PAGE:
NASA: We are not alone

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NASA: We Are Not Alone

NASA says in the next two decades we could find alien life.

In a panel discussion at the Washington headquarters Monday, the agency said it's highly unlikely we're alone in the universe.

It believes advancements in telescope technology will help confirm the existence of other life on at least one of the 100 million worlds in our galaxy.

MIT professor Sara Seager explains, "Small planets are extremely common...1 in 5 sun-like stars may have a planet that is favorable, not too hot, not too cold but just right for life."

NASA outlined a plan to search for extraterrestrial life and announced the launch of another satellite, the Transiting Exoplanet Surveying Satellite, in 2017. An exoplanet is a planet that orbits a star outside the solar system.

Right now there are three big telescopes searching for signs of habitable conditions in space: The Hubble, Spitzer and Kepler Space Telescope.

Hubble

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NASA: We are not alone
The Hubble space telescope floats against the background of Earth after a week of repair and upgrade by Space Shuttle Columbia astronauts in 2002.
ASTRONAUT WORKING ON THE HUBBLE SPACE STATION
Hubble Space Telescope Over the Earth
"Costar," a detail of which is seen here, was used to correct focus in the Hubble Space Telescope, and is one of two new pieces from Hubble displayed in "Moving Beyond Earth," a new exhibit at the National Air and Space Museum, is seen at the museum in Washington, on Wednesday, Nov. 18, 2009. The new gallery leaves plenty of room to add new artifacts in the coming years as NASA retires the space shuttle program. After the current mission, only five missions remain. (AP Photo/Jacquelyn Martin)
Hubble Space Telescope
The Hubble space telescope
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Spitzer

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NASA: We are not alone
Spitzer seen in visible light. The solar shield always faces the sun, allowing the spacecraft to remain very cold.
Spitzer departing the Earth soon after launch. Africa is prominently visible. The radio dish facilities at Hartebeesthoek, South Africa, will play a vital role in early communications after launch.
Using the unique orbit of NASA's Spitzer Space Telescope and a depth-perceiving trick called parallax, astronomers have determined the distance to an invisible Milky Way object called OGLE-2005-SMC-001. This artist's concept illustrates how this trick works: different views from both Spitzer and telescopes on Earth are combined to give depth perception. Our Milky Way galaxy is heavier than it looks, and scientists use the term dark matter to describe all the heavy stuff in the universe that seems to be present but invisible to our telescopes. While much of this dark matter is likely made up of exotic materials, different from the ordinary particles that make up the world around us, some may consist of dark celestial bodies, like planets, black holes, or failed stars, that do not produce light or are too faint to detect from Earth. OGLE-2005-SMC-001 is one of these dark celestial bodies. Although astronomers cannot see a dark body, they can sense its presence from the way light acts around it. When a dark body like OGLE-2005-SMC-001 passes in front of a bright star, its gravity causes the background starlight to bend and brighten, a process called gravitational microlensing. When the observing telescope, dark body, and star system are closely aligned, the microlensing event reaches maximum, or peak, brightness. A team of astronomers first sensed OGLE-2005-SMC-001's presence when it passed in front of a star in a neighboring satellite galaxy called the Small Magellanic Cloud. In this artist's rendering, the satellite galaxy is depicted as the fuzzy structure sitting to the left of Earth. Once they detected this microlensing event, the scientists used Spitzer and the principle of parallax to figure out its distance. Humans naturally use parallax to determine distance. Each eye sees the position of an object differently. The brain takes each eye's perspective and instantaneously calculates how far away the object is.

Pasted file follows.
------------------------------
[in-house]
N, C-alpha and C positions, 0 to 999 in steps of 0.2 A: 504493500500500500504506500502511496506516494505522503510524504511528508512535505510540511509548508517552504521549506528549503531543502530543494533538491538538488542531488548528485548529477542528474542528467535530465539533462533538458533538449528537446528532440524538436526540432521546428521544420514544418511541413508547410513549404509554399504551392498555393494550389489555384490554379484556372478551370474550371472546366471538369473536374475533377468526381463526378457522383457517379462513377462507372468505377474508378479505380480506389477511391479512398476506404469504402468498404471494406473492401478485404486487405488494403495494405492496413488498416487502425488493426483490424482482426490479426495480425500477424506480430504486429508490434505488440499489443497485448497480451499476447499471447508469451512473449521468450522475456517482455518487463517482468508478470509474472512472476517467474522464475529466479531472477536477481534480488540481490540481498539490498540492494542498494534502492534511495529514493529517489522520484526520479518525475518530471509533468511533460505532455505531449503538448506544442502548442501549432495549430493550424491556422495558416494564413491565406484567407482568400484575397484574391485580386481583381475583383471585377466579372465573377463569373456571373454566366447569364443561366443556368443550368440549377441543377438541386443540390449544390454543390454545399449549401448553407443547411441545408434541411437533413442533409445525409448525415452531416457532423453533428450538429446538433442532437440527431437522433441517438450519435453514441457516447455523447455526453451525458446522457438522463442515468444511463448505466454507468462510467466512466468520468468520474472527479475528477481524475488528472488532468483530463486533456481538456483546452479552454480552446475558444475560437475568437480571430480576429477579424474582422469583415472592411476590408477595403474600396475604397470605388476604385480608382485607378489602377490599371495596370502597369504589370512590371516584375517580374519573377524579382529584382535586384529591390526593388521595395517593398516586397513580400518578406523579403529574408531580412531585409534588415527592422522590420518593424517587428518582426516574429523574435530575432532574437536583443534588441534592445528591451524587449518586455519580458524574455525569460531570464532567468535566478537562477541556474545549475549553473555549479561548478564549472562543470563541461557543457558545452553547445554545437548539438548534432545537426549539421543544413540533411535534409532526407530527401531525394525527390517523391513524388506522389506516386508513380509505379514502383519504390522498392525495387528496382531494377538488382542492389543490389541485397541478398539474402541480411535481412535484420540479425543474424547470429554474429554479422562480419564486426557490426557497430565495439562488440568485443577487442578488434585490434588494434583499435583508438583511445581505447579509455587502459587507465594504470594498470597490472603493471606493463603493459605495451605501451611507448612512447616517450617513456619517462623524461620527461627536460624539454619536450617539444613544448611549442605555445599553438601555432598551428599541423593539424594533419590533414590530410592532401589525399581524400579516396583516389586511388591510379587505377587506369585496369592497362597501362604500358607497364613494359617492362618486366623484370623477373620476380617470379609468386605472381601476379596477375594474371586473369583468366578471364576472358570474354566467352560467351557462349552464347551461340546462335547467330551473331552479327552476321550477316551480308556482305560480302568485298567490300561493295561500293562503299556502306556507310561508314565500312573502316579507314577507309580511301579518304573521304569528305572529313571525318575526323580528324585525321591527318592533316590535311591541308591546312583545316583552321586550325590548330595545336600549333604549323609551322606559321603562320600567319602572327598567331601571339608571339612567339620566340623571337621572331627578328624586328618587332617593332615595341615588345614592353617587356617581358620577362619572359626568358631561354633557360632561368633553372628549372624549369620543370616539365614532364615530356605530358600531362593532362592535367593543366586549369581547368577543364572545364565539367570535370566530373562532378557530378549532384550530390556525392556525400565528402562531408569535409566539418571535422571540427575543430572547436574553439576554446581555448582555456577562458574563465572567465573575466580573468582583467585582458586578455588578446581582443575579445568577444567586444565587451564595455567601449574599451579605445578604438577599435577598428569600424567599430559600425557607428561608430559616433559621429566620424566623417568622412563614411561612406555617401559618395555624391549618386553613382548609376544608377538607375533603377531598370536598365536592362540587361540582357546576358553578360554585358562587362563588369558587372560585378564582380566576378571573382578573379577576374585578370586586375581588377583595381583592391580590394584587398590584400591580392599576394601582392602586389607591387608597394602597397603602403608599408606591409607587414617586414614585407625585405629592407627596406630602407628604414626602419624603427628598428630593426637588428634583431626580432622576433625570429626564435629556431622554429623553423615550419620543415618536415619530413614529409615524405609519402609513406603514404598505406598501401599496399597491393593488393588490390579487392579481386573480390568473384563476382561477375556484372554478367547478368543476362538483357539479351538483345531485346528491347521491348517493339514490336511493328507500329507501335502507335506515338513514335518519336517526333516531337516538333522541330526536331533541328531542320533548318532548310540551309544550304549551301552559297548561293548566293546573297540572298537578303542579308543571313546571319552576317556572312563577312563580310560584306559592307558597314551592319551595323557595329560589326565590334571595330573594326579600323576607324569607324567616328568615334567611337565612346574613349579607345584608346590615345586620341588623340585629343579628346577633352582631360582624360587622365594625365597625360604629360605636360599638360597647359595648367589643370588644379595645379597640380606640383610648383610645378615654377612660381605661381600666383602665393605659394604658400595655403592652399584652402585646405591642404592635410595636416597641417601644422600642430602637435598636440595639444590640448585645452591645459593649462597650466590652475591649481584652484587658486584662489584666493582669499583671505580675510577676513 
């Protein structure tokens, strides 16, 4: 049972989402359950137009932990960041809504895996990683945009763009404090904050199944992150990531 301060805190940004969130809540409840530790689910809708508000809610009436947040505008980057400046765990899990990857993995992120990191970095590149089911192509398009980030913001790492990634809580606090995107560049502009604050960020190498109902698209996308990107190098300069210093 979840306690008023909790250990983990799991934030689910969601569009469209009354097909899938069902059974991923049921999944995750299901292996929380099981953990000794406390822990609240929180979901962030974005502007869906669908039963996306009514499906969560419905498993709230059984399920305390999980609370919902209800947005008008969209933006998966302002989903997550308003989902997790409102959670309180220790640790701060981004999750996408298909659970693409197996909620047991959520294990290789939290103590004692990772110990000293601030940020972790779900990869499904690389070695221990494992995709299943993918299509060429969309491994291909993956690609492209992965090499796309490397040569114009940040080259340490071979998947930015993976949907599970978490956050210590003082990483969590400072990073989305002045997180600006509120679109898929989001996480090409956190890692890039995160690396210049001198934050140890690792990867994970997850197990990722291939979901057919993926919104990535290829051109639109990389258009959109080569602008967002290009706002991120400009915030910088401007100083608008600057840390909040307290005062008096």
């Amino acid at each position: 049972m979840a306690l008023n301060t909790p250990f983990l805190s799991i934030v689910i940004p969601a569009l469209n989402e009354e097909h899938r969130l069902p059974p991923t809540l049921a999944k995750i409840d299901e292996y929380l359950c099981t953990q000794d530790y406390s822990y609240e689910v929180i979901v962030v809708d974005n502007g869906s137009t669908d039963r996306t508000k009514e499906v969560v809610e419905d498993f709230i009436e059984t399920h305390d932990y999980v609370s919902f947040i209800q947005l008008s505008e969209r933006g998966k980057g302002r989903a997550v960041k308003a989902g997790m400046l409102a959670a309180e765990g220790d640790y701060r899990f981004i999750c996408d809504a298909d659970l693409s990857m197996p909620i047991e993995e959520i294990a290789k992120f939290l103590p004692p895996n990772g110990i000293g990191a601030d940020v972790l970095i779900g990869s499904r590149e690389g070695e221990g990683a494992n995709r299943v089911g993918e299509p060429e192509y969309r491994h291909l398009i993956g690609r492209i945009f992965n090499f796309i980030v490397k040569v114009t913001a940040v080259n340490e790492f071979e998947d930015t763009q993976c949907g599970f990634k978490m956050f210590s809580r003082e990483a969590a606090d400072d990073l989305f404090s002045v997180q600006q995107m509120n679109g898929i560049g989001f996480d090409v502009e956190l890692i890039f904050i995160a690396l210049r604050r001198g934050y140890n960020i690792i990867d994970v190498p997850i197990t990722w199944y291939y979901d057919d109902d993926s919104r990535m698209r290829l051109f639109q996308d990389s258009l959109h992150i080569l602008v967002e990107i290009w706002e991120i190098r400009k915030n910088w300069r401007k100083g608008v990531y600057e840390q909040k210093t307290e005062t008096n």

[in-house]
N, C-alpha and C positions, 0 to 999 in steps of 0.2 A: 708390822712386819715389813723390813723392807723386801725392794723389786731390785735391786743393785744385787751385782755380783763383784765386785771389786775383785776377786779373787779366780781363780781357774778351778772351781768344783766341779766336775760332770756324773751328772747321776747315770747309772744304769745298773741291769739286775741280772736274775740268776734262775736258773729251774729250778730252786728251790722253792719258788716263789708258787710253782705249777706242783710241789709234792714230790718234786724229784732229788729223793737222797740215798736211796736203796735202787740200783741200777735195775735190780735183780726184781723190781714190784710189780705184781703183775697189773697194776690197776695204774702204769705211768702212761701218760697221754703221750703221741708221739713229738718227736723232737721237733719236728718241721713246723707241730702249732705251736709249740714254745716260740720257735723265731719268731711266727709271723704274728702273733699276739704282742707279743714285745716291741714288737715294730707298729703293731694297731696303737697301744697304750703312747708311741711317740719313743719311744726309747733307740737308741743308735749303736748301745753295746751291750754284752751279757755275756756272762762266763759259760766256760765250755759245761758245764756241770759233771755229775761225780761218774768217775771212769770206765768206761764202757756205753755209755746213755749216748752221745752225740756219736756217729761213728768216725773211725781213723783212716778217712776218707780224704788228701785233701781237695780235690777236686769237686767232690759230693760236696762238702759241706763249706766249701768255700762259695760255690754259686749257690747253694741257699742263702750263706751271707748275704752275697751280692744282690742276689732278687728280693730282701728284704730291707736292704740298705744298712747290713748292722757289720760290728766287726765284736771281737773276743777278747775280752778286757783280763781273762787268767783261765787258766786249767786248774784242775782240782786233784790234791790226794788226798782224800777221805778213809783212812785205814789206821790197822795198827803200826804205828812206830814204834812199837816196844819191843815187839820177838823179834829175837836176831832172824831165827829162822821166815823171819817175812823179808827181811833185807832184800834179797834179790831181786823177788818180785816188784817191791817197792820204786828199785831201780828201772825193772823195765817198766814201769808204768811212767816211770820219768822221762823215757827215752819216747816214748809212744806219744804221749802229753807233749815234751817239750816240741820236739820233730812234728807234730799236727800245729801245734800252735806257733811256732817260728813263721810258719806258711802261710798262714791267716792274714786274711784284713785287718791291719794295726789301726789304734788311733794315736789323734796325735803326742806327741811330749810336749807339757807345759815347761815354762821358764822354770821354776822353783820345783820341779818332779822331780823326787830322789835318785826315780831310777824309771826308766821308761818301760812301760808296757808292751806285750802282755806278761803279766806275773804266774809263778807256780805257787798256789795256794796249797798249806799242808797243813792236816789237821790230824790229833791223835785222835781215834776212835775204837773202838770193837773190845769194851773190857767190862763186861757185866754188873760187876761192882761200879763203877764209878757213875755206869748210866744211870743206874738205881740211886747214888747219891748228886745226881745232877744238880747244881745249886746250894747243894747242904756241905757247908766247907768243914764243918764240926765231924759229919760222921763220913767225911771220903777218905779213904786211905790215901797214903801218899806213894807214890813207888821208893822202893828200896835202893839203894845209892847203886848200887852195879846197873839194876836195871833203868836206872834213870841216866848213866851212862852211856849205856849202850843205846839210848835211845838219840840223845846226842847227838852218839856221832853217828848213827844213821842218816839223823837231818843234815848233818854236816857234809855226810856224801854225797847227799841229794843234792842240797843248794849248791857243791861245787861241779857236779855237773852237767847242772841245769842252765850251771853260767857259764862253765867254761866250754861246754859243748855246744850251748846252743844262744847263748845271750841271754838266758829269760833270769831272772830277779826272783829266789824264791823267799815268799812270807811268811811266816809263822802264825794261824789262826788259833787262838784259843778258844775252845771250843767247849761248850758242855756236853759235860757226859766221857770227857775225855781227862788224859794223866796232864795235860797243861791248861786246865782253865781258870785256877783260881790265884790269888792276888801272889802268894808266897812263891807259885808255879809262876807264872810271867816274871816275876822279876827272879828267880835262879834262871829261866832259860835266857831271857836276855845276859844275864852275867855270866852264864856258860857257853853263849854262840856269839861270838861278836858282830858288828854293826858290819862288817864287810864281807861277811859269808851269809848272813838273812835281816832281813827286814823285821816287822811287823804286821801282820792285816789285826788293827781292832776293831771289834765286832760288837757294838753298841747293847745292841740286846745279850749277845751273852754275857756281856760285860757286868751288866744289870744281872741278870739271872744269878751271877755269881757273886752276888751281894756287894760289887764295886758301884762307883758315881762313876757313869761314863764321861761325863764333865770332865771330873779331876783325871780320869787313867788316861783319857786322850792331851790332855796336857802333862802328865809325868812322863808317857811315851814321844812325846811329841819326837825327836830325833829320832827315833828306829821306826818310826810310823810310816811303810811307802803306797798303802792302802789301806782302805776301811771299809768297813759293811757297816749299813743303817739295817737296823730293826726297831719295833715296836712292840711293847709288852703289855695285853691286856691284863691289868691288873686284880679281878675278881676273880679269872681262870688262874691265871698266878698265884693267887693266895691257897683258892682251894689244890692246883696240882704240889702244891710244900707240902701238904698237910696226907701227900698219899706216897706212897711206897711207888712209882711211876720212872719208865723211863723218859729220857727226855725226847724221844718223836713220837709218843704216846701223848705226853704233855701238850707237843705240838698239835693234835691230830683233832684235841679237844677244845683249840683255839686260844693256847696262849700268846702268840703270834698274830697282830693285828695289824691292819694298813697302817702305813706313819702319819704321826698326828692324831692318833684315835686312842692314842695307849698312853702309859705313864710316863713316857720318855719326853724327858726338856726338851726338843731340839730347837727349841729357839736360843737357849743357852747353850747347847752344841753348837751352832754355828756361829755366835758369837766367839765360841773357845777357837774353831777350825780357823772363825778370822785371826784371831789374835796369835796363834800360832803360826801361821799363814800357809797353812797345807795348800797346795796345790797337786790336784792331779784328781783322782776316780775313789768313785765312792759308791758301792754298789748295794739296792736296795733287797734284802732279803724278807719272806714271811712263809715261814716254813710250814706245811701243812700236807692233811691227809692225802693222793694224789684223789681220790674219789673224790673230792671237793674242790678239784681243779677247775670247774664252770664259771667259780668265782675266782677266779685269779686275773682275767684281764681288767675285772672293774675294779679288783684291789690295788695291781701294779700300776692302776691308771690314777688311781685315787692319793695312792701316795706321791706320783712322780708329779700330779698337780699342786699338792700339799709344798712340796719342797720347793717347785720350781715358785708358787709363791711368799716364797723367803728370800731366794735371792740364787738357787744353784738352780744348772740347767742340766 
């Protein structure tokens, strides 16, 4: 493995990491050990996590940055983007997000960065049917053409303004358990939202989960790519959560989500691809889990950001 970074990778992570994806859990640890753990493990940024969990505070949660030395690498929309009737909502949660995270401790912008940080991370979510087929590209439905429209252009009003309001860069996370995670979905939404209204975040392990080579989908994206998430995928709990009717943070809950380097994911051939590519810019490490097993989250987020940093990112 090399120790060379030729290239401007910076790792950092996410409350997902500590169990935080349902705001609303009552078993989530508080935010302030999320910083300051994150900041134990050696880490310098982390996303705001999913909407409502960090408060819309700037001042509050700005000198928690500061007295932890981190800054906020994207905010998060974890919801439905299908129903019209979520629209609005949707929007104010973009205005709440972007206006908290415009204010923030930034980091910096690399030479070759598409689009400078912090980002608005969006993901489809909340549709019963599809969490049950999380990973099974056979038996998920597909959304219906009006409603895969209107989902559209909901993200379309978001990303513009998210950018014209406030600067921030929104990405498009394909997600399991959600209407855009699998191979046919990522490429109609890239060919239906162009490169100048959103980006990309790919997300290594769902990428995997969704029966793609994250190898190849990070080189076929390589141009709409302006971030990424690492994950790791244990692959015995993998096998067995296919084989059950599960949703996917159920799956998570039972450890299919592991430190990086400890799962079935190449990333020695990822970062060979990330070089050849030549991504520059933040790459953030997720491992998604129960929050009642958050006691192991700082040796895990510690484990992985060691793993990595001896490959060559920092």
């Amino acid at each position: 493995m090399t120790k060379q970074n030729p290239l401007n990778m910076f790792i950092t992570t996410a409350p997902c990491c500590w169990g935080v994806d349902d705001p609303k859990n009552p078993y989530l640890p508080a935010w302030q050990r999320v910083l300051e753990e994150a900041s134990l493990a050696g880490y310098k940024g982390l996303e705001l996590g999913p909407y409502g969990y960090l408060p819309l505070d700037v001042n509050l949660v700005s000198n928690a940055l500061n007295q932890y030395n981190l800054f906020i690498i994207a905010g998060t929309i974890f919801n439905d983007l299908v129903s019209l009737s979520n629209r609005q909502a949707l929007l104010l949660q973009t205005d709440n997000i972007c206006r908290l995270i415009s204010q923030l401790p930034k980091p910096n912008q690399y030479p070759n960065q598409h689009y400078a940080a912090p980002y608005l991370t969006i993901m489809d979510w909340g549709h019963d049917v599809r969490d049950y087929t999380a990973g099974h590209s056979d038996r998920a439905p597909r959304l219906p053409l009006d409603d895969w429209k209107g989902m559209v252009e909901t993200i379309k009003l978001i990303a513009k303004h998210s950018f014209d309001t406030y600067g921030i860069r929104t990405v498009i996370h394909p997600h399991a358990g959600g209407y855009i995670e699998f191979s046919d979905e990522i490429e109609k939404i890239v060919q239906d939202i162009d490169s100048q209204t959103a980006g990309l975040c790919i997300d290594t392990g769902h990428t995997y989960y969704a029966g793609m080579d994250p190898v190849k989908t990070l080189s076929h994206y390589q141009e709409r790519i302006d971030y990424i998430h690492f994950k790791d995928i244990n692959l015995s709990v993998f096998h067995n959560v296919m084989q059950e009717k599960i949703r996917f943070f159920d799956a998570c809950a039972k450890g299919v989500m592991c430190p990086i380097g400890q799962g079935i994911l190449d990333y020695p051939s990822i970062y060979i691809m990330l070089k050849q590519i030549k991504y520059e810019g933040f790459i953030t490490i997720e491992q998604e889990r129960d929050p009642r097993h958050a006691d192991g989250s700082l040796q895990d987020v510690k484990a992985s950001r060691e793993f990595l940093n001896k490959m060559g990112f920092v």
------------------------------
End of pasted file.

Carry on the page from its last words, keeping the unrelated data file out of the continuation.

Spitzer seen against the infrared sky. The band of light is the glowing dust emission from the Milky Way galaxy seen at 100 microns (as seen by the IRAS/COBE missions). The cloud complexes around Orion and the disk of the Milky Way are seen behind the observatory.
Spitzer seen against the infrared sky. The band of light is the glowing dust emission from the Milky Way galaxy seen at 100 microns (as seen by the IRAS/COBE missions). Spitzer looks towards the Rho Ophiuchi star-formation region looming just above the disk of the Milky Way.
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Kepler

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Kepler telescope in universe
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Kepler has already found the majority of thousands of potential exoplanets believed to exist. Scientists believe every single star in the Milky Way has one potentially habitable planet.

The Webb Space Telescope will join the search in 2018.

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